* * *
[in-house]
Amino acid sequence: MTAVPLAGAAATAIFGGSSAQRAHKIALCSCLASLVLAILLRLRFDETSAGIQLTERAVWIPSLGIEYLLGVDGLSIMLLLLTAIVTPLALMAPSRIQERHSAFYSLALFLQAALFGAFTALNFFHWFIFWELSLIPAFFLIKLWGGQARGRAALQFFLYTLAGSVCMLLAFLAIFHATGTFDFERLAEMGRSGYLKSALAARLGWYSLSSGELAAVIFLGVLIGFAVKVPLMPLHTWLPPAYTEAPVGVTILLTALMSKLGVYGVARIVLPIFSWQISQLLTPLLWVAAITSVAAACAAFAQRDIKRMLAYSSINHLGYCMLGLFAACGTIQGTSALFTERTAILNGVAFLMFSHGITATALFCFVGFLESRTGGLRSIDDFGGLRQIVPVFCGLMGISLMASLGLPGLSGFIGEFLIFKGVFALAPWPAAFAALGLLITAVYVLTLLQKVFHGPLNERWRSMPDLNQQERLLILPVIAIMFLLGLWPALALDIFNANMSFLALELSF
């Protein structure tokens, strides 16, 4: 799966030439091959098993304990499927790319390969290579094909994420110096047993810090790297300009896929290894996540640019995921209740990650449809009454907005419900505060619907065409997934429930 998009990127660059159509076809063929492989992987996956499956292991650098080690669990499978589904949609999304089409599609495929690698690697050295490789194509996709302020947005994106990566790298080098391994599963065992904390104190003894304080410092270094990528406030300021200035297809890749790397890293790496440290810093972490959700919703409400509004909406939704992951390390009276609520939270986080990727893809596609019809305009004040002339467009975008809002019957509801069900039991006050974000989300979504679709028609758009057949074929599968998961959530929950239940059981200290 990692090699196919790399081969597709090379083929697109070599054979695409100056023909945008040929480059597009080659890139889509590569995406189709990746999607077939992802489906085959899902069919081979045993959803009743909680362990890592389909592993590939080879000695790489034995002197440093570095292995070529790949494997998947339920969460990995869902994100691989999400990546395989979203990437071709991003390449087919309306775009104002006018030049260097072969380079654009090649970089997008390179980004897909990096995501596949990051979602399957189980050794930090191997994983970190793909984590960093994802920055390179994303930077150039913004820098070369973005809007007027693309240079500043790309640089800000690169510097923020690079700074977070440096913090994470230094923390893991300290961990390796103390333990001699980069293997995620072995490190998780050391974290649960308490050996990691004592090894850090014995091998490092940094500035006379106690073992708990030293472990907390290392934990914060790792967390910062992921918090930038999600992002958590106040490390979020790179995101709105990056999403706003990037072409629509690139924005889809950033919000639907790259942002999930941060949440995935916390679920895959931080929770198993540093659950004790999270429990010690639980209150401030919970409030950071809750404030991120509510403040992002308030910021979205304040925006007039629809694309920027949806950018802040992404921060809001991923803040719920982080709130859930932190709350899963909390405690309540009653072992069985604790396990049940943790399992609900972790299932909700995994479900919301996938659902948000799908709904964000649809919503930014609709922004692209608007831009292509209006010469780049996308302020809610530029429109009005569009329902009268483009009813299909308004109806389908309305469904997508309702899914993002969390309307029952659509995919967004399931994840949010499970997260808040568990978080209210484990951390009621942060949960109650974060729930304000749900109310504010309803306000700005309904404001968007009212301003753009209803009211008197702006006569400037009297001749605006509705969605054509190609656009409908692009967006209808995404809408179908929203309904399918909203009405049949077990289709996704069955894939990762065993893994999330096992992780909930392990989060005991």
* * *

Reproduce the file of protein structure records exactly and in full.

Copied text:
[in-house]
Amino acid sequence: MTAVPLAGAAATAIFGGSSAQRAHKIALCSCLASLVLAILLRLRFDETSAGIQLTERAVWIPSLGIEYLLGVDGLSIMLLLLTAIVTPLALMAPSRIQERHSAFYSLALFLQAALFGAFTALNFFHWFIFWELSLIPAFFLIKLWGGQARGRAALQFFLYTLAGSVCMLLAFLAIFHATGTFDFERLAEMGRSGYLKSALAARLGWYSLSSGELAAVIFLGVLIGFAVKVPLMPLHTWLPPAYTEAPVGVTILLTALMSKLGVYGVARIVLPIFSWQISQLLTPLLWVAAITSVAAACAAFAQRDIKRMLAYSSINHLGYCMLGLFAACGTIQGTSALFTERTAILNGVAFLMFSHGITATALFCFVGFLESRTGGLRSIDDFGGLRQIVPVFCGLMGISLMASLGLPGLSGFIGEFLIFKGVFALAPWPAAFAALGLLITAVYVLTLLQKVFHGPLNERWRSMPDLNQQERLLILPVIAIMFLLGLWPALALDIFNANMSFLALELSF
């Protein structure tokens, strides 16, 4: 799966030439091959098993304990499927790319390969290579094909994420110096047993810090790297300009896929290894996540640019995921209740990650449809009454907005419900505060619907065409997934429930 998009990127660059159509076809063929492989992987996956499956292991650098080690669990499978589904949609999304089409599609495929690698690697050295490789194509996709302020947005994106990566790298080098391994599963065992904390104190003894304080410092270094990528406030300021200035297809890749790397890293790496440290810093972490959700919703409400509004909406939704992951390390009276609520939270986080990727893809596609019809305009004040002339467009975008809002019957509801069900039991006050974000989300979504679709028609758009057949074929599968998961959530929950239940059981200290 990692090699196919790399081969597709090379083929697109070599054979695409100056023909945008040929480059597009080659890139889509590569995406189709990746999607077939992802489906085959899902069919081979045993959803009743909680362990890592389909592993590939080879000695790489034995002197440093570095292995070529790949494997998947339920969460990995869902994100691989999400990546395989979203990437071709991003390449087919309306775009104002006018030049260097072969380079654009090649970089997008390179980004897909990096995501596949990051979602399957189980050794930090191997994983970190793909984590960093994802920055390179994303930077150039913004820098070369973005809007007027693309240079500043790309640089800000690169510097923020690079700074977070440096913090994470230094923390893991300290961990390796103390333990001699980069293997995620072995490190998780050391974290649960308490050996990691004592090894850090014995091998490092940094500035006379106690073992708990030293472990907390290392934990914060790792967390910062992921918090930038999600992002958590106040490390979020790179995101709105990056999403706003990037072409629509690139924005889809950033919000639907790259942002999930941060949440995935916390679920895959931080929770198993540093659950004790999270429990010690639980209150401030919970409030950071809750404030991120509510403040992002308030910021979205304040925006007039629809694309920027949806950018802040992404921060809001991923803040719920982080709130859930932190709350899963909390405690309540009653072992069985604790396990049940943790399992609900972790299932909700995994479900919301996938659902948000799908709904964000649809919503930014609709922004692209608007831009292509209006010469780049996308302020809610530029429109009005569009329902009268483009009813299909308004109806389908309305469904997508309702899914993002969390309307029952659509995919967004399931994840949010499970997260808040568990978080209210484990951390009621942060949960109650974060729930304000749900109310504010309803306000700005309904404001968007009212301003753009209803009211008197702006006569400037009297001749605006509705969605054509190609656009409908692009967006209808995404809408179908929203309904399918909203009405049949077990289709996704069955894939990762065993893994999330096992992780909930392990989060005991």